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A burden on the backs of our children

Published: 
Friday, November 17, 2017

In T&T there is an often underreported problem about the relationship between the weight of children’s school bags and their health. A colleague recently raised his anxieties with me.

He assessed the bags of two female relatives who weighed 41lbs and 76lbs respectively. The burden of their bags was 9.4lbs and 24lbs each.

I am also concerned because, on occasion, I have had to tote my grandchildren’s bags and I found myself protesting about the weight.

I have asked many times whether the teachers did not provide the children with time tables so that they could bring only the books that were required on a particular day. Apparently there are time tables but many times the children think it is best to take all their books to school.

In 2007, Tenisha Weeks, then a 10-year-old student of Melville Memorial Primary won first place at the TUCO/Sunshine Snacks National Junior Monarch Final with a humorous calypso, School Bag Dilemma. Mr Carlton Keaton wrote the lyric.

School bag dilemma

Verse 1:

This year I gone up in the SEA class,

Meh teacher say no more play I have tuh learn fast,

Everyday is a big set ah work that she givin’ we,

An’ she send one long, long booklist for meh mammy.

Chorus:

(So I beggin’)

Lord have mercy,

Meh school bag is too heavy,

This big bag o’ books that she give me,

Like dey want to make meh back bosey

The seriousness behind the humour begins with the lines about back problems and this is where the education and health authorities should start paying attention.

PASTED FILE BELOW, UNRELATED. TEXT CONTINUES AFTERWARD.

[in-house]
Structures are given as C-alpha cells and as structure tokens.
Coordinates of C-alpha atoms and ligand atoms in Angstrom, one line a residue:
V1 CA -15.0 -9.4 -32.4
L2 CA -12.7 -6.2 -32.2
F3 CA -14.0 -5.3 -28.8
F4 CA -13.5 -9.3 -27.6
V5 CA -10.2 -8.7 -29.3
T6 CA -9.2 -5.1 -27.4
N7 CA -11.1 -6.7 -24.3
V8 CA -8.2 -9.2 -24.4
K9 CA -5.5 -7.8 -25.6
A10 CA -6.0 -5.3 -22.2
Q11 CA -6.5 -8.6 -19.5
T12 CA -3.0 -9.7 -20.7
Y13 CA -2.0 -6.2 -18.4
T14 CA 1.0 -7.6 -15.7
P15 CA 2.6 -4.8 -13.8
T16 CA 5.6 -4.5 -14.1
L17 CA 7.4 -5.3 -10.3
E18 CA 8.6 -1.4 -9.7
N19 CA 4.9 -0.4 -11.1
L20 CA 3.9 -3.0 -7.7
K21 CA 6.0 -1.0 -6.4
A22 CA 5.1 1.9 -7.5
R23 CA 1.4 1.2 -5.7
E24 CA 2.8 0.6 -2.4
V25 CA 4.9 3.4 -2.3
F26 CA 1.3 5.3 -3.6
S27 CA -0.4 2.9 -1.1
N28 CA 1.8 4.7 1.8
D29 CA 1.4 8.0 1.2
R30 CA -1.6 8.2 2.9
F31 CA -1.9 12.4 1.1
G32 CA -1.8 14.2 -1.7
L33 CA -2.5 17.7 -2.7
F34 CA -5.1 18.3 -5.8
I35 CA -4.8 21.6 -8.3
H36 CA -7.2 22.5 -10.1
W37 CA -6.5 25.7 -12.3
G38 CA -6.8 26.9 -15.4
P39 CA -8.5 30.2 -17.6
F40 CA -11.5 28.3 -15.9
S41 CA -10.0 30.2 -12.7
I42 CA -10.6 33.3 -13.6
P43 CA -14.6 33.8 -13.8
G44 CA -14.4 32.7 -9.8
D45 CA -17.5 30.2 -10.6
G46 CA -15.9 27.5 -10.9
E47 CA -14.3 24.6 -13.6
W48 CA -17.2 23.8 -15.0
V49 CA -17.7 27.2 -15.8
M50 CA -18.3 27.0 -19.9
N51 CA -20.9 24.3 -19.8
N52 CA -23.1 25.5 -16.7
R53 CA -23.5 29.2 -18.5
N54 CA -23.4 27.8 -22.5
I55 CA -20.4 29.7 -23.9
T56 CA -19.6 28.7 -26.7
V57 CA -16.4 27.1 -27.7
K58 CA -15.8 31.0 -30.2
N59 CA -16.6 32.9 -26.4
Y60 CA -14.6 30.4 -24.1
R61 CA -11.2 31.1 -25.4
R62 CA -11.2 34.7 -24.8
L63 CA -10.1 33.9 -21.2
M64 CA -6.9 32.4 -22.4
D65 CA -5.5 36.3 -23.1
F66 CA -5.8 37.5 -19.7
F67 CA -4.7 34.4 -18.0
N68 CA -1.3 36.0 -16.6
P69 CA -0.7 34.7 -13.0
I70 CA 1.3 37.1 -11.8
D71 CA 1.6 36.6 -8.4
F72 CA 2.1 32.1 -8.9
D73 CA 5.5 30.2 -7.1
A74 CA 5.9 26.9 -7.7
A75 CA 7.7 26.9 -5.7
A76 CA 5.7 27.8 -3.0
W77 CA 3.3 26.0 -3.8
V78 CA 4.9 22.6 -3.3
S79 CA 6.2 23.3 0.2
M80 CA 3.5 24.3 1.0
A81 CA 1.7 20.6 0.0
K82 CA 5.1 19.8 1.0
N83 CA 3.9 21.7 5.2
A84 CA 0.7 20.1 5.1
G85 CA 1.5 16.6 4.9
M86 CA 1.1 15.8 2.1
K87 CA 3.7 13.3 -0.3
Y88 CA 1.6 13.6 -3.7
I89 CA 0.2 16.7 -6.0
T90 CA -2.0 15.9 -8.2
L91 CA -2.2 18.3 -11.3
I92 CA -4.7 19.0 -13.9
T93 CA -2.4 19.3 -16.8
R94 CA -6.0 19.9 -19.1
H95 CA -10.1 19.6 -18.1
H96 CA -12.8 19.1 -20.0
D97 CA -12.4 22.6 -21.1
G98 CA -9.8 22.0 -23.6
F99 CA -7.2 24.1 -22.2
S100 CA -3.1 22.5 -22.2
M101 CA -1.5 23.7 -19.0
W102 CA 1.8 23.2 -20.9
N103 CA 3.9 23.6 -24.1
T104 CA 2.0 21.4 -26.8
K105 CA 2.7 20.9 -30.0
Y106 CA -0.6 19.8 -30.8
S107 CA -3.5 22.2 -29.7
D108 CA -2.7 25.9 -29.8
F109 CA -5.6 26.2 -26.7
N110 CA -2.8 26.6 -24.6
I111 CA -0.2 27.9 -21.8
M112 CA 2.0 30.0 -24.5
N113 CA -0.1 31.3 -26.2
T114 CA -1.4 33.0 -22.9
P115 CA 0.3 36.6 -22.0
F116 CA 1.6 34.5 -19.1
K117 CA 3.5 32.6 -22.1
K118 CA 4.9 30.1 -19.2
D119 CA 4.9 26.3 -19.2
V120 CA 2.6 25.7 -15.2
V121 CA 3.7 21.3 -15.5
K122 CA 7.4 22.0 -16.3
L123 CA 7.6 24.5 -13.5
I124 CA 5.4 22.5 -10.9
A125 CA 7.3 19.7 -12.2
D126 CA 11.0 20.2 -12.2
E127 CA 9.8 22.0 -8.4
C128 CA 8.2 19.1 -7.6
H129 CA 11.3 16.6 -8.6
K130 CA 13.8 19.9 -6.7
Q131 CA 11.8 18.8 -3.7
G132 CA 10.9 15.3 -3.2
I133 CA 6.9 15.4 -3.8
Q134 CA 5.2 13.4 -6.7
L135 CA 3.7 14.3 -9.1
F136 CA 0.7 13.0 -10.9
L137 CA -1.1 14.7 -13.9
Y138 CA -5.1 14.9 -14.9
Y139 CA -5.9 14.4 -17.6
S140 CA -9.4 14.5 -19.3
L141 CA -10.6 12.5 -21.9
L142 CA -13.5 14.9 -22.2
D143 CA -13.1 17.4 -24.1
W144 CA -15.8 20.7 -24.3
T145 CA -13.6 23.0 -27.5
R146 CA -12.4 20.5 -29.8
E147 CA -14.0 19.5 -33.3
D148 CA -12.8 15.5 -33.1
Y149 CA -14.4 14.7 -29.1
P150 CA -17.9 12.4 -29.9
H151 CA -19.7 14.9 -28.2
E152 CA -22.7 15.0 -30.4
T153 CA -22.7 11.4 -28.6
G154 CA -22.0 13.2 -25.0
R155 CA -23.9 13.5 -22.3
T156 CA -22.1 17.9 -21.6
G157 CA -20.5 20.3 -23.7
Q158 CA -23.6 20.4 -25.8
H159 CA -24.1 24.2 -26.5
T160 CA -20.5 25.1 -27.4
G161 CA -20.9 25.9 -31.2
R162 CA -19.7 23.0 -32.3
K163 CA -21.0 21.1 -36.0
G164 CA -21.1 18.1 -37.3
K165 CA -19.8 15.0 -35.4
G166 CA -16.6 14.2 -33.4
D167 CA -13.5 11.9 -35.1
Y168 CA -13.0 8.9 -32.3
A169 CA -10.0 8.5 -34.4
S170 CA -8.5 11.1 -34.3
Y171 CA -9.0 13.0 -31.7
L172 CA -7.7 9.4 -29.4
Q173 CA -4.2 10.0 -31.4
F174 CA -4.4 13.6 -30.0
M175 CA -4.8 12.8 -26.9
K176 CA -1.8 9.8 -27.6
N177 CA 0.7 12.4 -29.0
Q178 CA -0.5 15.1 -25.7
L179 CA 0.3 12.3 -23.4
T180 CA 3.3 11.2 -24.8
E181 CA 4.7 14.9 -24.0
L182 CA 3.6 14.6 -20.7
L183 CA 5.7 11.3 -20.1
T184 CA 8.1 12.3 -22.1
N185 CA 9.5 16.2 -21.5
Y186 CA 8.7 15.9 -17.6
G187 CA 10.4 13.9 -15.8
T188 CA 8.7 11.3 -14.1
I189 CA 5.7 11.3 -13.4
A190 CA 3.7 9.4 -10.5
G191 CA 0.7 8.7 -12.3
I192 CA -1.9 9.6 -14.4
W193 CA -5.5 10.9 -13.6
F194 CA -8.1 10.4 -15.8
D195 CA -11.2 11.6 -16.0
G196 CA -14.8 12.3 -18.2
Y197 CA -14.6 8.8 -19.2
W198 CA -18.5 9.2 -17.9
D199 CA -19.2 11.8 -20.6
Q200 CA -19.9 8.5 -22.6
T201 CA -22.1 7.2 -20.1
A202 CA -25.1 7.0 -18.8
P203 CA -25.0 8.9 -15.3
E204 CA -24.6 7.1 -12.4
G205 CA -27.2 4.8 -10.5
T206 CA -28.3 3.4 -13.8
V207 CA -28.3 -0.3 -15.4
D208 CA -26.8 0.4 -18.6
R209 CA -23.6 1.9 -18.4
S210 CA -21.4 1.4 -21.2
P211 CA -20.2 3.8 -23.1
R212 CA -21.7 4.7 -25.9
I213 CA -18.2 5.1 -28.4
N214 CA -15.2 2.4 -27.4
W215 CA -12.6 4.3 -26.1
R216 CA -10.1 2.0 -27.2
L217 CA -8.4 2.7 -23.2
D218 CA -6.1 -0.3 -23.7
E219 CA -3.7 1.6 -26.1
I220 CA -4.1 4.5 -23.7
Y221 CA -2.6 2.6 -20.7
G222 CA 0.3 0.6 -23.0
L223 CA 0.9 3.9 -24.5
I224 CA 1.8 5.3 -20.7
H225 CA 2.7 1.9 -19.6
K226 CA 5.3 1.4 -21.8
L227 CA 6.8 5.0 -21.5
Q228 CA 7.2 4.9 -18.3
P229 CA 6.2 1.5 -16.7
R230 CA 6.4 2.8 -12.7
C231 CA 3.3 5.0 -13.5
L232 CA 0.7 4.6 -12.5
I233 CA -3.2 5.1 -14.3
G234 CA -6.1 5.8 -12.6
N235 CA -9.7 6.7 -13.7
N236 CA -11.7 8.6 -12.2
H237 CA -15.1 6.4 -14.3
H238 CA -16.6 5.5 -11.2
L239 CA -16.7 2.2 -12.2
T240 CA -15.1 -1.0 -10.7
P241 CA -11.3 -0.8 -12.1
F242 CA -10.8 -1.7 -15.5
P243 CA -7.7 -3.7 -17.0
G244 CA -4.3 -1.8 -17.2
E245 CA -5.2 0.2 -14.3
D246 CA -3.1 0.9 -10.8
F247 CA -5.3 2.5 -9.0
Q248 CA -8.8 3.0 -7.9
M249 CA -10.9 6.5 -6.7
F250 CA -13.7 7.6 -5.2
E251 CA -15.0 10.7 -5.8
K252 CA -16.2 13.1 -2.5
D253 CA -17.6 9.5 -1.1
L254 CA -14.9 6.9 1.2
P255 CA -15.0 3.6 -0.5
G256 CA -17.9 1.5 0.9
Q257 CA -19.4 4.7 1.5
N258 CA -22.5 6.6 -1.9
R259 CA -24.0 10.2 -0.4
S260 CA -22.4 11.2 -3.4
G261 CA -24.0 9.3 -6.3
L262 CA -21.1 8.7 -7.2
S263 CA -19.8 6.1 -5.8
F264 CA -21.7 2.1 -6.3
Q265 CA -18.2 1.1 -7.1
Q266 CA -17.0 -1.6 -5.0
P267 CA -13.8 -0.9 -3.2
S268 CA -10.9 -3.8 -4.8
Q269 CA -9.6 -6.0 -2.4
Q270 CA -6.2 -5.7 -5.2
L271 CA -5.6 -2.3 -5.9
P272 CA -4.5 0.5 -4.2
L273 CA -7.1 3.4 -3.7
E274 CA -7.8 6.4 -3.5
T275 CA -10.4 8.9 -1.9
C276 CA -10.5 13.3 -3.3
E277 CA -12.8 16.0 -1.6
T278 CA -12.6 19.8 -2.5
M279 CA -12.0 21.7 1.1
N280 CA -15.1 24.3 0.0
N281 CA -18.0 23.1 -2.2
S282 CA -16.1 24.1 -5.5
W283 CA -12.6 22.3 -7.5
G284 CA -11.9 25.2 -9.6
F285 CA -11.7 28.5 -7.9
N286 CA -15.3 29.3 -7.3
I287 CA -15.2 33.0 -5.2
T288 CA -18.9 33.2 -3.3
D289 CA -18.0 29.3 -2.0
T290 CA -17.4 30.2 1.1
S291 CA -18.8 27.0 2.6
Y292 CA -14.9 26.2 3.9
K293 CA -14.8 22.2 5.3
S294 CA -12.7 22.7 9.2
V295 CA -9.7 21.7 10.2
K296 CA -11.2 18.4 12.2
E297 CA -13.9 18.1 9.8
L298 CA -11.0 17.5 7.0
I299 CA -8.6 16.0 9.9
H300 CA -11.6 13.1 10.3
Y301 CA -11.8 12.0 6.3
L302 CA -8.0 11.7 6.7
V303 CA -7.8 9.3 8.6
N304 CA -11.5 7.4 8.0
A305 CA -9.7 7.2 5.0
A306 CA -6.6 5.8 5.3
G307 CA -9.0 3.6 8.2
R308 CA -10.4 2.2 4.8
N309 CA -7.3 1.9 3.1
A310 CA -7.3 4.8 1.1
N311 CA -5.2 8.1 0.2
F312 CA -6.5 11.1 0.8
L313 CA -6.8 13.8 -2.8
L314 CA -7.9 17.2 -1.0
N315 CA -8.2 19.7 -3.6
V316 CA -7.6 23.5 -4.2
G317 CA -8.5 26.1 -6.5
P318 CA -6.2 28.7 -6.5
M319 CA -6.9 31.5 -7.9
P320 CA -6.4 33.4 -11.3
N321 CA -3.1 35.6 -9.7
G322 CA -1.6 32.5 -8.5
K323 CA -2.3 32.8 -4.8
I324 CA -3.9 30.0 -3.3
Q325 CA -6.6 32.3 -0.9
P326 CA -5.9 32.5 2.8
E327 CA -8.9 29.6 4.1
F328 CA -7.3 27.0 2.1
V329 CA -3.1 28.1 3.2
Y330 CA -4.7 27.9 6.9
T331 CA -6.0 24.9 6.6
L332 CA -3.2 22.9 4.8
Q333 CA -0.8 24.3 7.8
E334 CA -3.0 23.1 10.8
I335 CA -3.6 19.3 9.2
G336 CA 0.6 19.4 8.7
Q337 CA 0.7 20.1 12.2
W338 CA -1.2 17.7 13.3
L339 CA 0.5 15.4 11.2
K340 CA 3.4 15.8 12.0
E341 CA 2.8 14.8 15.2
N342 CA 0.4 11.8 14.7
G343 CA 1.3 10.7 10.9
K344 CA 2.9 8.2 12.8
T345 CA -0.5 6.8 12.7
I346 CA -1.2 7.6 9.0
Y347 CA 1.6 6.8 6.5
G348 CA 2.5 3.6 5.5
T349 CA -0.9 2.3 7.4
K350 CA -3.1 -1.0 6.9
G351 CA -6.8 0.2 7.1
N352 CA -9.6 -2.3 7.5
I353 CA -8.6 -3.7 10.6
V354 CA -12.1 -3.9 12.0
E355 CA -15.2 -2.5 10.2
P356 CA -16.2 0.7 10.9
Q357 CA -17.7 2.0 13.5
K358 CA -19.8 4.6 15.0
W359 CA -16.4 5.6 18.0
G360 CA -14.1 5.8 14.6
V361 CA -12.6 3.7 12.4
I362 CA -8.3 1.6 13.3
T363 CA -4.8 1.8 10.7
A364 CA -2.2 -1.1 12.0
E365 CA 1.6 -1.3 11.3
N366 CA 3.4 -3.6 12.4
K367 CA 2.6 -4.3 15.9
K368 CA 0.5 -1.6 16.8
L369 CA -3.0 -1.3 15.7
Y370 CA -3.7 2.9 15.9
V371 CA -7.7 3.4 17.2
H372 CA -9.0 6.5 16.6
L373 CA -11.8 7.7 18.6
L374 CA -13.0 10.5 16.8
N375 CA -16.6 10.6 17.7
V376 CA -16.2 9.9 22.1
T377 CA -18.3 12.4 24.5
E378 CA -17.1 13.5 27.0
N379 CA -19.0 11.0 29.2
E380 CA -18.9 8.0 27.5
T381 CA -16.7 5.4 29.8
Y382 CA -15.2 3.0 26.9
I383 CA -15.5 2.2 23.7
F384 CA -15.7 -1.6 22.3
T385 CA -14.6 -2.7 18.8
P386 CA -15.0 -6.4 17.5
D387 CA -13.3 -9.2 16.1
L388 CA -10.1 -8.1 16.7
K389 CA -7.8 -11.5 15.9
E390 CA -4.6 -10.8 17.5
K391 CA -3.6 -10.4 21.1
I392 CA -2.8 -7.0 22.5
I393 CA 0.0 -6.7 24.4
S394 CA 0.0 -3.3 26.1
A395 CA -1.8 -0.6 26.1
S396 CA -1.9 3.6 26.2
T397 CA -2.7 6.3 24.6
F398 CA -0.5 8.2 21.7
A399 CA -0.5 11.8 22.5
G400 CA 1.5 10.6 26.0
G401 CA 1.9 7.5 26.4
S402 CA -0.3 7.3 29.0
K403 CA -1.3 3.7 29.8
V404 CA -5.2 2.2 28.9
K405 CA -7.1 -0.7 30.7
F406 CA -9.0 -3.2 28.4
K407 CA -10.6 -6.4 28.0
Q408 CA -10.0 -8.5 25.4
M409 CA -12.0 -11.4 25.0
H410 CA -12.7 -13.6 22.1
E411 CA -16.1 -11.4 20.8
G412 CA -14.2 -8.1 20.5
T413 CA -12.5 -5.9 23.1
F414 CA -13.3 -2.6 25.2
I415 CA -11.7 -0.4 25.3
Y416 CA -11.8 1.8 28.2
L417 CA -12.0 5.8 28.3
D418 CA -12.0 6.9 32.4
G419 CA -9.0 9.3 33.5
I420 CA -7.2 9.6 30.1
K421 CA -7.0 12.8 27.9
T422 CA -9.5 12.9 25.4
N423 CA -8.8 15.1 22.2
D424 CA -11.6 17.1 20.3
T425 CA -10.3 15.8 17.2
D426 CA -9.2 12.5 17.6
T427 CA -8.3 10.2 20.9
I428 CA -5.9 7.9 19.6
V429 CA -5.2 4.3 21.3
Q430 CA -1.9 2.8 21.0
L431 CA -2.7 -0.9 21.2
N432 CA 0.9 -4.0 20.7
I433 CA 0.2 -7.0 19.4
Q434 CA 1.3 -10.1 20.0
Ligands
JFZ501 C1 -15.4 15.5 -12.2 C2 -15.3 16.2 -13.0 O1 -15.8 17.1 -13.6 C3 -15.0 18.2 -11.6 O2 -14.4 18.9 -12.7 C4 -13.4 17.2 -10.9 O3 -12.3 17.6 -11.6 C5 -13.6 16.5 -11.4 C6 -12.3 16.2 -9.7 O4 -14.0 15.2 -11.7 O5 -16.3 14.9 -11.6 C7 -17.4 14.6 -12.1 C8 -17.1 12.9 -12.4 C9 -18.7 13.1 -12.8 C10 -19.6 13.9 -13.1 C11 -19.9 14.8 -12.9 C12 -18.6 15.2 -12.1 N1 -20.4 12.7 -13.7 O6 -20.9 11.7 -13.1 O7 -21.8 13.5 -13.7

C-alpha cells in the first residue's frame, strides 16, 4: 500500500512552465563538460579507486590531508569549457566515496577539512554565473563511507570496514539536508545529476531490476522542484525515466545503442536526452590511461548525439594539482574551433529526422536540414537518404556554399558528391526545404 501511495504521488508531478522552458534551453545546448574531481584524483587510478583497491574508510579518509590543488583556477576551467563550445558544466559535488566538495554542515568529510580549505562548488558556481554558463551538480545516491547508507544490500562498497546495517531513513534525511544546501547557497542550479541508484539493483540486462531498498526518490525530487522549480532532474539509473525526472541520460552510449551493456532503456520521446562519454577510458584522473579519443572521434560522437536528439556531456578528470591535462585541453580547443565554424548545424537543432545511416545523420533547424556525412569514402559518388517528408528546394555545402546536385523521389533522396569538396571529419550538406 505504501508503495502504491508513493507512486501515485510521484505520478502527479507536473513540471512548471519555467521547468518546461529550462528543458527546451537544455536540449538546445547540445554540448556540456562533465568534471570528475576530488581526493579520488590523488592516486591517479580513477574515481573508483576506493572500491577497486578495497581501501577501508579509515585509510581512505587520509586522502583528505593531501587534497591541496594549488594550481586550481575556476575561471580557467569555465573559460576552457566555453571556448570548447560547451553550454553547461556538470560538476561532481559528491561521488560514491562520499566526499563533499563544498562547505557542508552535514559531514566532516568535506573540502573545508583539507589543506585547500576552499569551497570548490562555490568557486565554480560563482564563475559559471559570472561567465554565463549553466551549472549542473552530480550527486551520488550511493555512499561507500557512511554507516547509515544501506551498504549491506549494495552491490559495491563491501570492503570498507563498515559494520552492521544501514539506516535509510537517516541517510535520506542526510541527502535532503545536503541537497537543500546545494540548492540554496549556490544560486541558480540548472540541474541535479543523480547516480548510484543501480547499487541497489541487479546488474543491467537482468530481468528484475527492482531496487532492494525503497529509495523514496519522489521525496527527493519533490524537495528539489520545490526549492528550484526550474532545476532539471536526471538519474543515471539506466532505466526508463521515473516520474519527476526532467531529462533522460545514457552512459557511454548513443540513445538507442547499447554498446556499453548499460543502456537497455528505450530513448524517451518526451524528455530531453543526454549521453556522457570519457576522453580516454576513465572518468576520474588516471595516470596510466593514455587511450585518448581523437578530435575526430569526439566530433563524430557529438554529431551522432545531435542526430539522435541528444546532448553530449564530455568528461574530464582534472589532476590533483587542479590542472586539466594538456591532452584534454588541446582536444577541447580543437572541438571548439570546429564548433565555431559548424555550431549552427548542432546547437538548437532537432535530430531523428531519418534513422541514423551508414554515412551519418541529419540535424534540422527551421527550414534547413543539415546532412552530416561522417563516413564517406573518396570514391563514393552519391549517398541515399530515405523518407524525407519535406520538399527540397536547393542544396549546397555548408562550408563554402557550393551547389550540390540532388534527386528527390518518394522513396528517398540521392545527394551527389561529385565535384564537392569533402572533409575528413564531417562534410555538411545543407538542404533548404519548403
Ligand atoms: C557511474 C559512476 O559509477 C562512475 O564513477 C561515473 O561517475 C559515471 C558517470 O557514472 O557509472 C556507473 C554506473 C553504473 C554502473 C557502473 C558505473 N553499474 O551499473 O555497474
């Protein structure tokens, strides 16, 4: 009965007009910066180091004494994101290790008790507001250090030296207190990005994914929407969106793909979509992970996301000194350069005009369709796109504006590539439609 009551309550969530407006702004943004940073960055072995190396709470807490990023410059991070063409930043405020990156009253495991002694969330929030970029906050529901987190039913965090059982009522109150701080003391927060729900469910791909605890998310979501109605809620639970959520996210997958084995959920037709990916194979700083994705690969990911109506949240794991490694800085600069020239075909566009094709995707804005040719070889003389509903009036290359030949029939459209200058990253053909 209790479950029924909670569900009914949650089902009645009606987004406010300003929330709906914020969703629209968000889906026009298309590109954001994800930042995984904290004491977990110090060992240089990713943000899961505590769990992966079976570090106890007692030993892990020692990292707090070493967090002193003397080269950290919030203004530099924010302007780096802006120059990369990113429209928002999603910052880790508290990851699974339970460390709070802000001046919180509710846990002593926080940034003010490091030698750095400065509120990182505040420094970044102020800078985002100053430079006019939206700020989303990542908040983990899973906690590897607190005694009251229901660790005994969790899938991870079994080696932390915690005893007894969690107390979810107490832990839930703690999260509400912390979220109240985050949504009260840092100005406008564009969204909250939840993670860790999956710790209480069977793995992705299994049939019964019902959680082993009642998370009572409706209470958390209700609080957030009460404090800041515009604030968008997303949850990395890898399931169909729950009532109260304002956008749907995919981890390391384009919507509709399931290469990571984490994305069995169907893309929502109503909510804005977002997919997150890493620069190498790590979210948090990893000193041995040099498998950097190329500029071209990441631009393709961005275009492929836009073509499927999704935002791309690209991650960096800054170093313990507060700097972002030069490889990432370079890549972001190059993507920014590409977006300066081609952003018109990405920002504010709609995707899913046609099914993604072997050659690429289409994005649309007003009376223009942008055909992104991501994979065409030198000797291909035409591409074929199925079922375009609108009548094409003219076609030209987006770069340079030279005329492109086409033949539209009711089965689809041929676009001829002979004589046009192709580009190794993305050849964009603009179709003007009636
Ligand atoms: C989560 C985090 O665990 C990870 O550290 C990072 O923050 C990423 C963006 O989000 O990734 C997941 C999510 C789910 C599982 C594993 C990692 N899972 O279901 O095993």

The problem of the heavy school bags is not unique to our islands. The American Chiropractic Association (ACA) observed that young children are complaining of back pain at a much earlier age than before and “the use of overweight backpacks is a contributing factor”.

Dr Scott Bautch, a member of ACA’s Council on Occupational Health, observed that a study conducted in Italy found that the average child carries a backpack that would be the equivalent of a 39-pound burden for a 176-lb man, or a 29-lb load for a 132-lb woman.

According to Dr Bautch, preliminary results of studies conducted in France show that “the longer a child wears a backpack, the longer it takes for a curvature or deformity of the spine to correct itself”.

In September last year, there was a story in another newspaper, about a joint press conference hosted by Mr Devanand Sinanan president of TTUTA and Education Minister Anthony Garcia. Among other things they discussed the matter of the heavy school bags.

Mr Sinanan had reported that a parent complained to him that his child’s school bag weighed 12 kilogrammes which is approximately 26lbs!

He also said “… we have had reports from our medical experts indicating that, that is not good for the overall health of our children, that there have been instances where persons when they become adults suffered with back problems which can traced to when they were children carrying these every heavy bags around.”

Minister Garcia said: “… we are very mindful of the undue burden that is placed on the backs of our children and towards this end, Cabinet has approved the establishment of the learning materials evaluation committee, and the mandate of that committee is to facilitate the establishment of an approved list of text books and learning materials to be used in our schools.”

He added: “We are sure that when that committee provides its report, we will not see the ugly state where our students, our children have to carry around very large book bags so we are at one with you and we certainly will do everything in our power so that our children would not have that burden.”

Hopefully the report from Minister Garcia has been completed and measures taken to implement its recommendations.

Aiyegoro Ome

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